I don’t discount the pain and fear of families caring for autistic people. I don’t discount the vulnerability and sheer pain-in-the-assness of being an autistic person. What I reject is the proposition that how a person thinks and feels, learns, perceives, and socializes are all part of who someone is unless he or she is autistic, dyslexic, or otherwise inconvenient. I reject the way we say a person is a genius, but has autism, as though the thought patterns he or she has grown up with are as incidental as a head-cold. I am entirely in favor of research into ways more people can grow into their full potential as human beings. I'd like to be less limited myself, and my limitations are relatively minimal. What I am not in favor of is equating “healthy” with “normal.”

What Isaacson does in telling his tale is present a tentative picture of how one might think of autistics as real people. Isaacson found, on his family’s journey, that some of the shamans he consulted had showed signs of autism as children, though they showed no sign of disability as adults. Could the role of the shaman be what autistic children in shamanic cultures grow up to do? Is it possible that what we know as autism is actually what happens to potential shamans who are never trained? If true, that need not doom children in non-shamanic cultures; we have our own traditions of people who bridge gaps or go to strange places in their minds. A lot of scientists are Aspies, as are no few artists and mystics. It is well-known that neurotypical children deprived of proper parenting and education can develop severe problems. Maybe autistics just need a different kind of training and don’t get it, since no one is our culture knows what the right training is yet. Maybe the problem is not that nobody knows how to make us turn out normal, but that anyone even tries to make us turn out that way?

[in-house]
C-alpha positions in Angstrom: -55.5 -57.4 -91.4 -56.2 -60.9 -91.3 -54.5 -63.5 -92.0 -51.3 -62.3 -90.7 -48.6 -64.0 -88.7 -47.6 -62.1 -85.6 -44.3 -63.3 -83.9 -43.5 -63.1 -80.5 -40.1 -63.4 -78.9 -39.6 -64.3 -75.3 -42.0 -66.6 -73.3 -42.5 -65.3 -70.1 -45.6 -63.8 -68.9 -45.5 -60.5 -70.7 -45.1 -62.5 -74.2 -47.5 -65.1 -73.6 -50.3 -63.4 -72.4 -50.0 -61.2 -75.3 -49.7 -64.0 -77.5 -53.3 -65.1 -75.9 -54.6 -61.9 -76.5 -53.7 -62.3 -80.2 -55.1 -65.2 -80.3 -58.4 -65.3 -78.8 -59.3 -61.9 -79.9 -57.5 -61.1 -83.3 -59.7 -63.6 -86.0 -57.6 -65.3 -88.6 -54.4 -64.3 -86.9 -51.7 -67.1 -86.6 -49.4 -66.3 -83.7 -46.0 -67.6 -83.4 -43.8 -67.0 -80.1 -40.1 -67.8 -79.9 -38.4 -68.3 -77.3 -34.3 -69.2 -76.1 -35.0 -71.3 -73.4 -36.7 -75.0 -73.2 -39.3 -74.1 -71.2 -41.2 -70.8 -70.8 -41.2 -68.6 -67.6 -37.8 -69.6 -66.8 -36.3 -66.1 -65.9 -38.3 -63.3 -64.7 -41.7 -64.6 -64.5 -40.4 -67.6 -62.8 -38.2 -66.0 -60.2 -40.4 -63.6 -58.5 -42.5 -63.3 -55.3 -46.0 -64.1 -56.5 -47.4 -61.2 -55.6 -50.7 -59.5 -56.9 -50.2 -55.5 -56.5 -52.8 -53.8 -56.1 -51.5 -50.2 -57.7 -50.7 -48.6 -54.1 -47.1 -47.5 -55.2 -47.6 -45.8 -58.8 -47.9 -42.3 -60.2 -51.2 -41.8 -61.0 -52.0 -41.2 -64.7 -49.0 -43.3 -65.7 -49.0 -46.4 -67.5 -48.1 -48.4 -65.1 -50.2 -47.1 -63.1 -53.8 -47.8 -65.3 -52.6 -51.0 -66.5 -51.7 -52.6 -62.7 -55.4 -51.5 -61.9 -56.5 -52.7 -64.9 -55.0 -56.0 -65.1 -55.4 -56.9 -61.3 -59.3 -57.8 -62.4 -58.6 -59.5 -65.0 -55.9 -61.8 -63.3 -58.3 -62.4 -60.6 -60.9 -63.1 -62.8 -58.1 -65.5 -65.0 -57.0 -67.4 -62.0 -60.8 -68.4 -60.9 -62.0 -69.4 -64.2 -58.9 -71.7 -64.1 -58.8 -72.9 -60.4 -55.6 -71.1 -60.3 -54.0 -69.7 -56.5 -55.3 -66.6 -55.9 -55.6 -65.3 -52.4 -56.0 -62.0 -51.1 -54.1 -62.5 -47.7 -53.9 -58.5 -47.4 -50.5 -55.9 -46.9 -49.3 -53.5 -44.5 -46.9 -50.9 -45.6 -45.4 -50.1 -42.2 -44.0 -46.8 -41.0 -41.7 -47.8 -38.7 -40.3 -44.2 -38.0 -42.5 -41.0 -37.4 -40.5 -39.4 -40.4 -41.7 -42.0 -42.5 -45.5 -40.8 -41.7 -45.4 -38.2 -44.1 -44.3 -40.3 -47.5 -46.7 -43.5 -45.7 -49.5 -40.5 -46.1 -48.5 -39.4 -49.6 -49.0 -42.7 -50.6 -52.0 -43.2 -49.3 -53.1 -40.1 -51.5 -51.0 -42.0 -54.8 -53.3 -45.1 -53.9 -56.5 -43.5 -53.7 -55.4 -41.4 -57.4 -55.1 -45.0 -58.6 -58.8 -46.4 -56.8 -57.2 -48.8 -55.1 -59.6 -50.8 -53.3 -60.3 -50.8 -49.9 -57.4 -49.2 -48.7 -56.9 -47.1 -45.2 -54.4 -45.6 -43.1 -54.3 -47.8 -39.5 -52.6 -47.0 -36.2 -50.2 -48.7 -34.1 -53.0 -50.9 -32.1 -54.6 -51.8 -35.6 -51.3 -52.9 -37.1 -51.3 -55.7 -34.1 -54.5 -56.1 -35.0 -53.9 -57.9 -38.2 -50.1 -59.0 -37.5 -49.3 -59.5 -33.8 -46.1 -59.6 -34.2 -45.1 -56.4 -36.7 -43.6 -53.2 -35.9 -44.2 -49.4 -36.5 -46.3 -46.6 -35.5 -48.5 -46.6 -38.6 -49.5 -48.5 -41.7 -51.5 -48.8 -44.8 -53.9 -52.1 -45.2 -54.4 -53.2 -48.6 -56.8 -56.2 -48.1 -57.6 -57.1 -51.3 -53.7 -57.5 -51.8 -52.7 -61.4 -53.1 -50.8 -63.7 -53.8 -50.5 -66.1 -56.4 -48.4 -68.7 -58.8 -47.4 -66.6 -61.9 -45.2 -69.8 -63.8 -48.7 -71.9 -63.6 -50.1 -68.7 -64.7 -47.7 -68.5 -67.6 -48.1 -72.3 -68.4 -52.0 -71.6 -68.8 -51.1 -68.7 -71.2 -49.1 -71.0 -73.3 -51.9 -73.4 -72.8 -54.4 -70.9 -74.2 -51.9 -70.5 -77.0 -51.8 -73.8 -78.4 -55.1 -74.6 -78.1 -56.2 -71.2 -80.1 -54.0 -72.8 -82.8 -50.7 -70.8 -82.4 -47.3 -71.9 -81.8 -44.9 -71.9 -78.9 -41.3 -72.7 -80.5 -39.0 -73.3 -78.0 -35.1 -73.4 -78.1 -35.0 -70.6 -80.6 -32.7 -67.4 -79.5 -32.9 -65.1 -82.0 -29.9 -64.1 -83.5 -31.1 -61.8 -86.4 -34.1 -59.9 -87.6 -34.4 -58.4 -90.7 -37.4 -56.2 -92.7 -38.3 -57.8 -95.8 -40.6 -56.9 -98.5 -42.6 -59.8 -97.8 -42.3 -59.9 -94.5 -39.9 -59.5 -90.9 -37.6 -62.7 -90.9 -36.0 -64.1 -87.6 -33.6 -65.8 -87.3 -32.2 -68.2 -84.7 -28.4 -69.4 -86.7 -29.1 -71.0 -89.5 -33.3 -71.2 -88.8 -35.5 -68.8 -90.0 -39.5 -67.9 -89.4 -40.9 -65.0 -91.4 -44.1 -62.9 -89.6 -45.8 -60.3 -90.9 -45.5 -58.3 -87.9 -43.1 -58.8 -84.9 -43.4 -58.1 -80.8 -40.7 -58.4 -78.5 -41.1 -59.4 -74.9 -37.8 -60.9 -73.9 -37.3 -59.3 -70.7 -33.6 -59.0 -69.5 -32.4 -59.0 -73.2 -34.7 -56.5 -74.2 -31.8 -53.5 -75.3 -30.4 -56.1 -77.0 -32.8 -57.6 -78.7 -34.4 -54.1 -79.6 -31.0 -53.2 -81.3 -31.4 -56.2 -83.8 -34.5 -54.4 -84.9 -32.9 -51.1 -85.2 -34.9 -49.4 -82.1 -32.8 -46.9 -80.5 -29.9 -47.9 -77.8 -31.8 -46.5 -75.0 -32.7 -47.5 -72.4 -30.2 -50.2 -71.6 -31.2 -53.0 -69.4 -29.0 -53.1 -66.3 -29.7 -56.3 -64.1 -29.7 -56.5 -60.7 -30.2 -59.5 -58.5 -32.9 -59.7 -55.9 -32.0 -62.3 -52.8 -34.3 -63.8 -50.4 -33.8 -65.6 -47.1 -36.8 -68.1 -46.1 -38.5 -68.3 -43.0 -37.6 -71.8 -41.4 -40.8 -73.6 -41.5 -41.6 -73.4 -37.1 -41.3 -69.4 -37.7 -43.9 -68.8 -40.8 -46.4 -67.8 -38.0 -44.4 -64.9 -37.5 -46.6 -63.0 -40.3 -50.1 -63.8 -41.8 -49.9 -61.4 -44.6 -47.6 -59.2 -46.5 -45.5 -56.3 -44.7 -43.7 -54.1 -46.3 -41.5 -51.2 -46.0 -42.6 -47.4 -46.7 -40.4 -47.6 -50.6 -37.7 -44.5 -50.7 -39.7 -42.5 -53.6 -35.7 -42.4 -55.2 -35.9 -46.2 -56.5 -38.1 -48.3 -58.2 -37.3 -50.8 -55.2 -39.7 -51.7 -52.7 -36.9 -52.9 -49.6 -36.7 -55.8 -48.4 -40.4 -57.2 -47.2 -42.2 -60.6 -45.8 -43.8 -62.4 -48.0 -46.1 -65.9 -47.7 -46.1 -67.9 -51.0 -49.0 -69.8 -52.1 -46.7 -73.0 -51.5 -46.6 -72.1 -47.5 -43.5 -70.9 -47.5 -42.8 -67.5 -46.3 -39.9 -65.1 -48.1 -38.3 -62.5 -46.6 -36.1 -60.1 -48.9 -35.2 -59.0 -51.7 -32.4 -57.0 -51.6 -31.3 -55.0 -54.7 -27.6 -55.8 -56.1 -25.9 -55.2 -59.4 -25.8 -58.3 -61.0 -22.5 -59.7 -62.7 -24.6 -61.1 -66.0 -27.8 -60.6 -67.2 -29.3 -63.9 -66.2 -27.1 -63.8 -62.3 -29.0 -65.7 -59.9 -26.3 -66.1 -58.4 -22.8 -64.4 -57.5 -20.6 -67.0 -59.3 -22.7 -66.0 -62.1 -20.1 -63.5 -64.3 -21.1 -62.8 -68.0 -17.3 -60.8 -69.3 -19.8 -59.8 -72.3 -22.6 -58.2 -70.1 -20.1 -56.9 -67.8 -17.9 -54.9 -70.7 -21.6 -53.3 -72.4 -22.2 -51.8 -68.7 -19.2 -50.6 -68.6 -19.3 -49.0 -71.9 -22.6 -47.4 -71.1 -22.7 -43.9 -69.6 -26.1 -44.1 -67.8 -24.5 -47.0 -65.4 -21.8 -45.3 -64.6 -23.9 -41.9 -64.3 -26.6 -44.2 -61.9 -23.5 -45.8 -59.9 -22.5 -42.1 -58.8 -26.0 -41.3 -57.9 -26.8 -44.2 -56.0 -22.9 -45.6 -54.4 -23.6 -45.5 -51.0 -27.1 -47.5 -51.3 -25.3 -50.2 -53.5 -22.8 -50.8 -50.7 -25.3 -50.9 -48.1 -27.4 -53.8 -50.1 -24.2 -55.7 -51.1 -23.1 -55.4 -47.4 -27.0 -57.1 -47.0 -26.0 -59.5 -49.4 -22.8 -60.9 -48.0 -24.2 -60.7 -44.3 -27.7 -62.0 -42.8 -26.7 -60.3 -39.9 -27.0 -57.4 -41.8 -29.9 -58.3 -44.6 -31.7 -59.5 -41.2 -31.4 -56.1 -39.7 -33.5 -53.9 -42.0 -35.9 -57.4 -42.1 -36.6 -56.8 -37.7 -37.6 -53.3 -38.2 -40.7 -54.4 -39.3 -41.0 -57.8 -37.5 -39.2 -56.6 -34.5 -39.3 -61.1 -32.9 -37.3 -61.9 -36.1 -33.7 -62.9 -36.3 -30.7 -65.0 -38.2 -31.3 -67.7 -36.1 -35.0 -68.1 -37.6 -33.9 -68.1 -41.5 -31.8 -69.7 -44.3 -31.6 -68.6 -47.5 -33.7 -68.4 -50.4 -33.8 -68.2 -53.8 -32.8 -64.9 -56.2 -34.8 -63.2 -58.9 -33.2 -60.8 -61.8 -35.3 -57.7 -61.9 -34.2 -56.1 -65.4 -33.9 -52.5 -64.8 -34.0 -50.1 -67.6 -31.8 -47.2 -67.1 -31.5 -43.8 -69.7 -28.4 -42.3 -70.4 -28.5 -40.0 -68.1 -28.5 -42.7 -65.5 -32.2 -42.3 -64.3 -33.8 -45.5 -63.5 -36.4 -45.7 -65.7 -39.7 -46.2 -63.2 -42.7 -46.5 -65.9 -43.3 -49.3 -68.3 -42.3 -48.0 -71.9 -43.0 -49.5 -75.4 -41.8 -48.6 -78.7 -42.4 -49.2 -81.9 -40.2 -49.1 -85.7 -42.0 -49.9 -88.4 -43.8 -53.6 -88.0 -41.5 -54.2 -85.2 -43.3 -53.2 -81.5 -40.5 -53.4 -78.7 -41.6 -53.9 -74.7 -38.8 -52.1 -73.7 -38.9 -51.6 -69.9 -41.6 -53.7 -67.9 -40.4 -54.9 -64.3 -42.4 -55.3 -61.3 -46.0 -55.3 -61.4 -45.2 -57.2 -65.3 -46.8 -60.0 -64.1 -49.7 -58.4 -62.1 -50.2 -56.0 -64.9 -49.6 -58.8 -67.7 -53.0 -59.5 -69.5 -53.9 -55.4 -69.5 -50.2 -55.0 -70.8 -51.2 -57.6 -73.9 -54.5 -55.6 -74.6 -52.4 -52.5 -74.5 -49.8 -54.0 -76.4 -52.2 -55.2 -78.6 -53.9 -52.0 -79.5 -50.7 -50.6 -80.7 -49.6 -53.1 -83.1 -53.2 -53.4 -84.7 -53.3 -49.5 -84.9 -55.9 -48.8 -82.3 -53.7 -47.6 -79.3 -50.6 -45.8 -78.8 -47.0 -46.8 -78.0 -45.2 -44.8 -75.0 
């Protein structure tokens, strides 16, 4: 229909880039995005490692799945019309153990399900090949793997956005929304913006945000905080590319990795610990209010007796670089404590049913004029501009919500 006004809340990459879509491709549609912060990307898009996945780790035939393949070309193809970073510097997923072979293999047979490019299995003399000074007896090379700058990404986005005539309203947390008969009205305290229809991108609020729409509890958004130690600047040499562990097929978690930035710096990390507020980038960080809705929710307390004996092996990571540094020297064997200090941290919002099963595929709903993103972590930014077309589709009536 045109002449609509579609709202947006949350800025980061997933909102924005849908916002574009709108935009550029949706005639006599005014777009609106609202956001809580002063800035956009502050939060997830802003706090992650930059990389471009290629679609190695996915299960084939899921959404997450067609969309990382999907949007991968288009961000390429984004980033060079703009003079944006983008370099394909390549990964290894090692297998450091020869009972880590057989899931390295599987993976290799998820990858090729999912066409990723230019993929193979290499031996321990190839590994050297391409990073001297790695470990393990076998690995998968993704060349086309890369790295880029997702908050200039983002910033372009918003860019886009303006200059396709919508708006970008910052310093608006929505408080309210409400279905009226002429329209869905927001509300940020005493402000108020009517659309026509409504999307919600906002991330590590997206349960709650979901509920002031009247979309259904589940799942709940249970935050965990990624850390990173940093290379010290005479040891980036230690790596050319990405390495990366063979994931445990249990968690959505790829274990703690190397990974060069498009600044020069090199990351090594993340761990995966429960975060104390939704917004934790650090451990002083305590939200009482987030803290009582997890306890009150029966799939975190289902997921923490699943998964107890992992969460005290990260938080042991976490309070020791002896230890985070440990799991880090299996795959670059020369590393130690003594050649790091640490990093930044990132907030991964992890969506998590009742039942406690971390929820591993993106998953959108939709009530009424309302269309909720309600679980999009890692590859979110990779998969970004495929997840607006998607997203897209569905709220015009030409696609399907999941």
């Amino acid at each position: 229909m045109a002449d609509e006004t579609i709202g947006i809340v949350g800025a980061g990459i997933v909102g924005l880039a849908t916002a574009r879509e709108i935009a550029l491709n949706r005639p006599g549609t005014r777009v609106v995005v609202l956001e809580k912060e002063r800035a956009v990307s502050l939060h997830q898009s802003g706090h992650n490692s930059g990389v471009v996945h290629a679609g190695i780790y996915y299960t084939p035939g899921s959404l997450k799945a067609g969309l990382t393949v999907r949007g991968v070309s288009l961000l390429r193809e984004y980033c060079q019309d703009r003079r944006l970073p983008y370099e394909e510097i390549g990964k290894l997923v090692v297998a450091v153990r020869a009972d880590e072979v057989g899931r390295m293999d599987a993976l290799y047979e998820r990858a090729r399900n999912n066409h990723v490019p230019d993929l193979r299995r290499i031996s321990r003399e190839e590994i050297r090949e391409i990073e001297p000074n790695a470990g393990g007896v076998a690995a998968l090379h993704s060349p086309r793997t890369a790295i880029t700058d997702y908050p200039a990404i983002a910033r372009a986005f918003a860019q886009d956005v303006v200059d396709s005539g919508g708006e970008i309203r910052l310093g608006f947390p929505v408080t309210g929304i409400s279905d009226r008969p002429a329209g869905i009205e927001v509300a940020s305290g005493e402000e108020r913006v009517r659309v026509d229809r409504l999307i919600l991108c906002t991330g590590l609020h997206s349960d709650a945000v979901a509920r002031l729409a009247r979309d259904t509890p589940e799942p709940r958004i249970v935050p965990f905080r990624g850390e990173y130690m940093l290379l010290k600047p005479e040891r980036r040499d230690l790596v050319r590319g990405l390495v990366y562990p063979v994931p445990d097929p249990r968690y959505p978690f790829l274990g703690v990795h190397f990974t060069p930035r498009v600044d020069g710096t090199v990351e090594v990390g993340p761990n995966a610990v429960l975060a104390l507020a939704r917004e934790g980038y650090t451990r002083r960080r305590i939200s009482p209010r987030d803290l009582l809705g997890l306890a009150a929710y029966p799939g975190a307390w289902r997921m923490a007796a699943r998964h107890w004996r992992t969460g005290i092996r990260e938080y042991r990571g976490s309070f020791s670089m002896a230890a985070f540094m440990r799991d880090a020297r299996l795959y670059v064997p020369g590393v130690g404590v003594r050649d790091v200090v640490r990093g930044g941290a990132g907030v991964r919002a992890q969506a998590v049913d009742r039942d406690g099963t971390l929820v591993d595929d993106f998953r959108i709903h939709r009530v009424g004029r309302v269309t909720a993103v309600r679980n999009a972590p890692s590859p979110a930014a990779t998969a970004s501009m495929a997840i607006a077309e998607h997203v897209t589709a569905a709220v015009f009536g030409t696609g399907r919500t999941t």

I admit I depart from the book slightly in my own speculation, but the possibility that the odd and inconvenient are not broken is such a radical concept that even I, who know from experience that the mainstream ideas of normalcy are hurtful and counter-productive, needed this book to be able to grasp what might be an alternative.

Late in the book, Isaacson quotes an acquaintance as suggesting that autism may simply be a personality type. It’s a radical suggestion that plays much better now that Rowan has been toilet trained, learned how to talk properly, and learned how to not have insane emotional melt-downs whenever something triggers him. One wonders how Isaacson's acceptance of cognitive diversity might developed if Rowan were now growing up to become a man-sized creature of soiled diapers and violent tantrums. Many autistics do precisely that, and Rowan’s story is no guarantee that anything can fundamentally change the number of severely disabled people who need extraordinary, life-long care.

But can we entertain this suggestion anyway? Can we seriously accept the proposition that even if some neurological structure malfunctions for whatever reason, the person who develops as a result is not a mistake?

Isaacson, R. (2009). Horse boy: A father’s quest to heal his son. Little, Brown, and Company: New York, NY.